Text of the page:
Antarctica CRISIS: South Pole is warming THREE times faster than the rest of Earth

  • Antarctica CRISIS: South Pole is warming THREE times faster than the rest of Earth

Antarctica CRISIS: South Pole is warming THREE times faster than the rest of Earth

While scientists have known for years that the outer regions of Antarctica is warming, they previously thought the South Pole, being located deep in its interior, was isolated from rising global temperatures. During the same period, on the other hand, the warming in West Antarctica had suddenly stopped and the Antarctic Peninsula had even begun cooling.

The research was carried out by an worldwide team of scientists who examined weather station data, gridded observations and climate models to assess the impact of global warming at the South Pole.

A new study has found that the South Pole has been warming up almost three times more than the rest of the earth.

The warm ocean temperatures in the western tropical Pacific Ocean lowers atmospheric over the Weddell Sea, which drives warm air towards the South Pole.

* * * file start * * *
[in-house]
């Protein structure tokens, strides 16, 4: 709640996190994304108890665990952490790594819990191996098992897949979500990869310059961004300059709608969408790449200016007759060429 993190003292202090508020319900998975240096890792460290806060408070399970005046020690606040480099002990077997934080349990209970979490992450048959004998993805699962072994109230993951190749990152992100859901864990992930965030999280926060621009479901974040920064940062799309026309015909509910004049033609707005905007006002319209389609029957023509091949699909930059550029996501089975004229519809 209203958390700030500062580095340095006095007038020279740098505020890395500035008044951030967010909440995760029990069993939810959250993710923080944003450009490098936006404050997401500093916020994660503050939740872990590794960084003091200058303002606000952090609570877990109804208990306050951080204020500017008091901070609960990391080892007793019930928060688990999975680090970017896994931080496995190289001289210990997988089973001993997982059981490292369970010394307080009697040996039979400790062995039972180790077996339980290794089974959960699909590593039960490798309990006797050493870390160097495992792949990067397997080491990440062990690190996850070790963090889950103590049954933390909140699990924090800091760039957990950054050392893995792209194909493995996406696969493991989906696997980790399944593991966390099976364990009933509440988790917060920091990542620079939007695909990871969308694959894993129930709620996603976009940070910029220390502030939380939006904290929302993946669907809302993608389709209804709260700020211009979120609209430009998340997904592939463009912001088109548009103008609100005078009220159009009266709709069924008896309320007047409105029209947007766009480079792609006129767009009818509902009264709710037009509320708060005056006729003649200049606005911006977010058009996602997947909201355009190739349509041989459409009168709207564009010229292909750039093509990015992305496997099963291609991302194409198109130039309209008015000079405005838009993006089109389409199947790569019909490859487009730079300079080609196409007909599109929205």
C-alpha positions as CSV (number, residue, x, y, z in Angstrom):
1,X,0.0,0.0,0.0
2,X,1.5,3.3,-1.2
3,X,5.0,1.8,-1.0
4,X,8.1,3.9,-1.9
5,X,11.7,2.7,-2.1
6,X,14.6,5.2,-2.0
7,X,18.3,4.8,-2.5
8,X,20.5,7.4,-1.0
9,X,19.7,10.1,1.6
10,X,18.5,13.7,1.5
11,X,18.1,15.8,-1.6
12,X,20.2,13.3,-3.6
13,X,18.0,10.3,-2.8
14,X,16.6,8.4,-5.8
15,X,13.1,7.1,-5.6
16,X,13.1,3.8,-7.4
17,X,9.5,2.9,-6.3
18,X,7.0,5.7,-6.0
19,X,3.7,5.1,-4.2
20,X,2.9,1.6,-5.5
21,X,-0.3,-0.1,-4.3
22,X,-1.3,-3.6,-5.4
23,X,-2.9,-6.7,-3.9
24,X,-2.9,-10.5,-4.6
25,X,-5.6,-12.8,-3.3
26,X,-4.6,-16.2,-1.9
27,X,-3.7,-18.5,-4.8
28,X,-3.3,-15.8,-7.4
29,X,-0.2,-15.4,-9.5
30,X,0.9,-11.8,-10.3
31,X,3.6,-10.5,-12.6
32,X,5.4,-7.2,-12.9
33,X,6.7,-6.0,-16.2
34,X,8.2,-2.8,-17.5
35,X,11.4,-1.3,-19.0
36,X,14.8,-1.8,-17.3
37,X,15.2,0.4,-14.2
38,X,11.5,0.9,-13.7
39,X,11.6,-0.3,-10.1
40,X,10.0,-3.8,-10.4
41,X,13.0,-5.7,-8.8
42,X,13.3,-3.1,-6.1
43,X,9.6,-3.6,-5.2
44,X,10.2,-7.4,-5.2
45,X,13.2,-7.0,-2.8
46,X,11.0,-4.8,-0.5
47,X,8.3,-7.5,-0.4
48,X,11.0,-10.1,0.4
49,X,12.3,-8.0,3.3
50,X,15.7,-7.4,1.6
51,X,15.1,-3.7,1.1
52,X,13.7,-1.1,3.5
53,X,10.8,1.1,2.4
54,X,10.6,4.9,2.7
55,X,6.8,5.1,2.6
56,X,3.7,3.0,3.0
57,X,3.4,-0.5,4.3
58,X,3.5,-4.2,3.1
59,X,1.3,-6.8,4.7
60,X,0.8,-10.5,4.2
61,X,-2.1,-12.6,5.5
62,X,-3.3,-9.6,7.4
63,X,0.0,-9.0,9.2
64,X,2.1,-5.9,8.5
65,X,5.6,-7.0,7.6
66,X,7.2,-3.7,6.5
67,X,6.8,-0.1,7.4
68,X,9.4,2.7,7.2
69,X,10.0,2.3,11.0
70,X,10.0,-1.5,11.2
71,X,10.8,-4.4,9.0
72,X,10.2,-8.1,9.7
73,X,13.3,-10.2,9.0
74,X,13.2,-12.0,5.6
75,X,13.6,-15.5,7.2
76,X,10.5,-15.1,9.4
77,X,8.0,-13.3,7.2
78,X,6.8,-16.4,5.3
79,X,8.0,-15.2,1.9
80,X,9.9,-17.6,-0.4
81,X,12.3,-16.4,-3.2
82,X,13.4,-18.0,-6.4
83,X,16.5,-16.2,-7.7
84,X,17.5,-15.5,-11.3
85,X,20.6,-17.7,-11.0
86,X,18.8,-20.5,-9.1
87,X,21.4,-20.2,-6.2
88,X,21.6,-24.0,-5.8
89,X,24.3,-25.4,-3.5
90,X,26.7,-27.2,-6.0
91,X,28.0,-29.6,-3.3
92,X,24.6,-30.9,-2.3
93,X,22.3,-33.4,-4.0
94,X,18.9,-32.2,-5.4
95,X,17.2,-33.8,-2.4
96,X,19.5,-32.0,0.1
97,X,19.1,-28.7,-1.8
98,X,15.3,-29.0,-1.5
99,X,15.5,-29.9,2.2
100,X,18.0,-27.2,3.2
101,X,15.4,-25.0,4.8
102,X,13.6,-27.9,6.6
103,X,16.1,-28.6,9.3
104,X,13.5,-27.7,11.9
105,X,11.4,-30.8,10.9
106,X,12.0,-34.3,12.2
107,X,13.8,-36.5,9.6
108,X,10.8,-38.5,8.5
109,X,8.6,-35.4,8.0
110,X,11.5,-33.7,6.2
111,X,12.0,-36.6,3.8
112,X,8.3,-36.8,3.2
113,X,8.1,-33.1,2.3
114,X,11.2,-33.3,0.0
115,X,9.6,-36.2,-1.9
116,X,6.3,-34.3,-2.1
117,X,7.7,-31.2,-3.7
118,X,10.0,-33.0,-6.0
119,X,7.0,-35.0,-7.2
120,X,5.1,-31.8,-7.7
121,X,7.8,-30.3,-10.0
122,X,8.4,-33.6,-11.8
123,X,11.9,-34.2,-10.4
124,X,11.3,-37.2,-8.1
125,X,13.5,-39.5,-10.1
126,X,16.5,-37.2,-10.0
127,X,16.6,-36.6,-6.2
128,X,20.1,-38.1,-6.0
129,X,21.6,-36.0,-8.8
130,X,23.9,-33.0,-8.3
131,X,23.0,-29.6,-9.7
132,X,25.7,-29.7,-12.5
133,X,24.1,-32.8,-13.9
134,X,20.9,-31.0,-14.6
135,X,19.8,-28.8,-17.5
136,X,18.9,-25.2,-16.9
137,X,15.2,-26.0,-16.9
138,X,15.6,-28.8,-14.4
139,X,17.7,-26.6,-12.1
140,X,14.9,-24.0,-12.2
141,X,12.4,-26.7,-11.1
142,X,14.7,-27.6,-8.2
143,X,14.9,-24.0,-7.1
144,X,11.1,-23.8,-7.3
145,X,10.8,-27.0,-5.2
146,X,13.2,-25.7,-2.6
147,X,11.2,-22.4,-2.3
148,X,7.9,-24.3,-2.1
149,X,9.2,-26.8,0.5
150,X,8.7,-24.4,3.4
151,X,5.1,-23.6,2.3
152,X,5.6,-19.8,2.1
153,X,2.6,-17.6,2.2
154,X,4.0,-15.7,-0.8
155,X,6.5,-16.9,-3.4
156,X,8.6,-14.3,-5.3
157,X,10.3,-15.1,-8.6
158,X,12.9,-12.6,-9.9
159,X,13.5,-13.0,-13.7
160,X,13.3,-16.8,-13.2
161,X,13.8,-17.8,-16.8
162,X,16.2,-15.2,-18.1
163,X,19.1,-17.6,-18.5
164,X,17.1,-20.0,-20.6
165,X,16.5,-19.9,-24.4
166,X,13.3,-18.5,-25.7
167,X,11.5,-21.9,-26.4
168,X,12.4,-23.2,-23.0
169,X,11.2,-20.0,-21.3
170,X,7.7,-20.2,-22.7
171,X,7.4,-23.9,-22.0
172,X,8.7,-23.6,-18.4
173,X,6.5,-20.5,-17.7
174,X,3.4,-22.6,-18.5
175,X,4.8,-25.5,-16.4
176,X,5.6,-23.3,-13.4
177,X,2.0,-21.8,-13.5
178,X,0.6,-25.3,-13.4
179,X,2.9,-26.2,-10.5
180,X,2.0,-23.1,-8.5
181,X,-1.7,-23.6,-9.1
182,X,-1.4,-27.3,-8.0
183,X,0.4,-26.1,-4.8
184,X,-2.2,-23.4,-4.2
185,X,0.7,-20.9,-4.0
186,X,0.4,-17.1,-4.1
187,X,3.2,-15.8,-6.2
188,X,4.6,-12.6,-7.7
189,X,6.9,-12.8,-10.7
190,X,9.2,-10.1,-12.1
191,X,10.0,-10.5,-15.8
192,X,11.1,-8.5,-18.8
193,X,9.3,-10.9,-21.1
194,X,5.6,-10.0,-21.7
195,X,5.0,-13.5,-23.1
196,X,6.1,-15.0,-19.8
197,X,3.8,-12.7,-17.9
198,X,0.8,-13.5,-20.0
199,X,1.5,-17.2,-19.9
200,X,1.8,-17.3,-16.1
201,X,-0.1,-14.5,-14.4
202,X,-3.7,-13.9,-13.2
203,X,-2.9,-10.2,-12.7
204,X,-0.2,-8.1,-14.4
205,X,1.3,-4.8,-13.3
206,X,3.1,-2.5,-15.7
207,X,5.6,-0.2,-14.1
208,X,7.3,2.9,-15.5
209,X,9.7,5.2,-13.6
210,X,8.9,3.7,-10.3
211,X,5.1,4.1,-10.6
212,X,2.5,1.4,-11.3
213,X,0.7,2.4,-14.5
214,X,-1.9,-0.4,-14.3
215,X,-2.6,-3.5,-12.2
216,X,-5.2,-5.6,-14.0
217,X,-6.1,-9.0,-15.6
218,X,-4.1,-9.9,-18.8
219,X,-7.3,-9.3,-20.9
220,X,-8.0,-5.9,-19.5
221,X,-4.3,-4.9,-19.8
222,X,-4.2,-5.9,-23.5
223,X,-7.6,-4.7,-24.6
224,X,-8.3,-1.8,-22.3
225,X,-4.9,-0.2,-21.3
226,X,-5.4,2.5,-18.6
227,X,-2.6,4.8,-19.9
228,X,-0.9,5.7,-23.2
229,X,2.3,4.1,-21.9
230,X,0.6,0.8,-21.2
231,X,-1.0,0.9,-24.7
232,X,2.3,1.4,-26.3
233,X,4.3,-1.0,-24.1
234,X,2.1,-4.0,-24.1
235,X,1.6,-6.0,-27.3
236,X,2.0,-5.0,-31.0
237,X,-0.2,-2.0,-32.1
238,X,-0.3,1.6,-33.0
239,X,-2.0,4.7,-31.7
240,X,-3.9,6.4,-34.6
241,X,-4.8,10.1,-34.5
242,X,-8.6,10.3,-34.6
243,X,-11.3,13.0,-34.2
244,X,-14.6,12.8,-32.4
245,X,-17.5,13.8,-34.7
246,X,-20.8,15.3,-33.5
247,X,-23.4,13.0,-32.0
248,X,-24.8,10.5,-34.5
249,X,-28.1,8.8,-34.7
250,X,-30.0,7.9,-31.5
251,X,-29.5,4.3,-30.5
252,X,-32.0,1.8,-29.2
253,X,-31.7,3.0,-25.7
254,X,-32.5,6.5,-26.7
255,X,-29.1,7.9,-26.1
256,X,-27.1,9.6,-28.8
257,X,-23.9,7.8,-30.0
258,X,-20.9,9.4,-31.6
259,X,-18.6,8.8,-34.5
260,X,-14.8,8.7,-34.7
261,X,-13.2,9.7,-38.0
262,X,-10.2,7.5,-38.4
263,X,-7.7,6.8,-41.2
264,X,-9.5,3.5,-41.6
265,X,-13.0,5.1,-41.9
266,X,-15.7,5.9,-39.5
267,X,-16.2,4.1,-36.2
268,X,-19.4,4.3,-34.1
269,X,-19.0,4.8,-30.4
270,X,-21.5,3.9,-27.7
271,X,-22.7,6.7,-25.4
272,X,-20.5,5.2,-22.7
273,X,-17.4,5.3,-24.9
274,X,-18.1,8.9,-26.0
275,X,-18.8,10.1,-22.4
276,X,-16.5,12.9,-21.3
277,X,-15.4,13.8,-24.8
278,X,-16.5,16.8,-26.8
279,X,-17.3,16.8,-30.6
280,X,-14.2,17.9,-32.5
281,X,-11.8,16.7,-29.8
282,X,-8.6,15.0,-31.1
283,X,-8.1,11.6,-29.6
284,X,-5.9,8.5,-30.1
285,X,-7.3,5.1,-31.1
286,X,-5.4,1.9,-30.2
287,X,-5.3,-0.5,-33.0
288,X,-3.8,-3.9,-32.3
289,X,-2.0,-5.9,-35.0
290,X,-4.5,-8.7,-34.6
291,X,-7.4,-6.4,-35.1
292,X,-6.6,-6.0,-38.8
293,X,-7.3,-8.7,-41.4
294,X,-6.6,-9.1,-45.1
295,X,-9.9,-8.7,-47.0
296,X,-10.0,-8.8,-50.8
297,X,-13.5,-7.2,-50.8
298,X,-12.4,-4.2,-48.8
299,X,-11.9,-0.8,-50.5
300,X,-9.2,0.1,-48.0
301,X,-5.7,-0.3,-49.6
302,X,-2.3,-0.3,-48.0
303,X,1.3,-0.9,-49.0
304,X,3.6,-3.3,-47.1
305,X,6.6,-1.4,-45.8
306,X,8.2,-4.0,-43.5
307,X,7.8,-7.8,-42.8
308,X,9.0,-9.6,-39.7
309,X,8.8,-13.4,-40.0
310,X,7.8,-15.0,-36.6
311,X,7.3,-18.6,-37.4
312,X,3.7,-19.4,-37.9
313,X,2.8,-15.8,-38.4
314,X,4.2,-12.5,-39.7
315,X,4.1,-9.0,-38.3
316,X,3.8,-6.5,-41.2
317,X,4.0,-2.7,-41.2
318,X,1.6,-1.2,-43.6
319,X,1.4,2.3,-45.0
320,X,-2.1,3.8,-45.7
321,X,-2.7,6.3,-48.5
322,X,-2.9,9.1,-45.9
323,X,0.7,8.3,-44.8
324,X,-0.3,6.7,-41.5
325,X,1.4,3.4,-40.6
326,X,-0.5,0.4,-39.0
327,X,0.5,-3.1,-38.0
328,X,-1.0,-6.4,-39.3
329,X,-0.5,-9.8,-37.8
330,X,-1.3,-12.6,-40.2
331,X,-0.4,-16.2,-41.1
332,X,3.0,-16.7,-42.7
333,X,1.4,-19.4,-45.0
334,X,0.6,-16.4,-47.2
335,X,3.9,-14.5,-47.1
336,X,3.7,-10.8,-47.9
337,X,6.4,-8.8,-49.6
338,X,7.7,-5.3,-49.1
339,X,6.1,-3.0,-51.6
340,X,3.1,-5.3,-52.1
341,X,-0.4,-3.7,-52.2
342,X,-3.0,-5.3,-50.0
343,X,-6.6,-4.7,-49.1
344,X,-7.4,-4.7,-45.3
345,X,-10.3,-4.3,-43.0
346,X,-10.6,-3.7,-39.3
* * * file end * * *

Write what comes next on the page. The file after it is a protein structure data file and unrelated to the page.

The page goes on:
And this could be masking the heating effect of carbon pollution over the South Pole. "We found this is not the case any more", he told AFP. The two factors "have worked in tandem to make this one of the strongest warming trends on Earth", the study warns.

This is compared with approximately 0.2C (1.4F) rise for the rest of the planet.

"This study clearly demonstrates that the remoteness of a region is no barrier to it being susceptible to rapid climate change", said study co-author Gareth Marshall of the British Antarctic Survey in a statement.

The IPO cycle lasts roughly 15-30 years, and alternates between a "positive" state - in which the tropical Pacific is hotter and the northern Pacific is colder than average - and a "negative" state where the temperature anomaly is reversed.

This in turn had increased the flow of warm air directly over the South Pole - warming it by more than 1.83C (about 3.3F) since 1989.

The researchers say the actual observed warming exceeds 99.9 percent of all possible scenarios free of human influence, so while it is possible it could have occurred naturally, it is "extremely unlikely".

"The findings in this study primarily suggest that climate variability in the interior Antarctic is extreme and it undergoes extreme and abrupt flips", he says.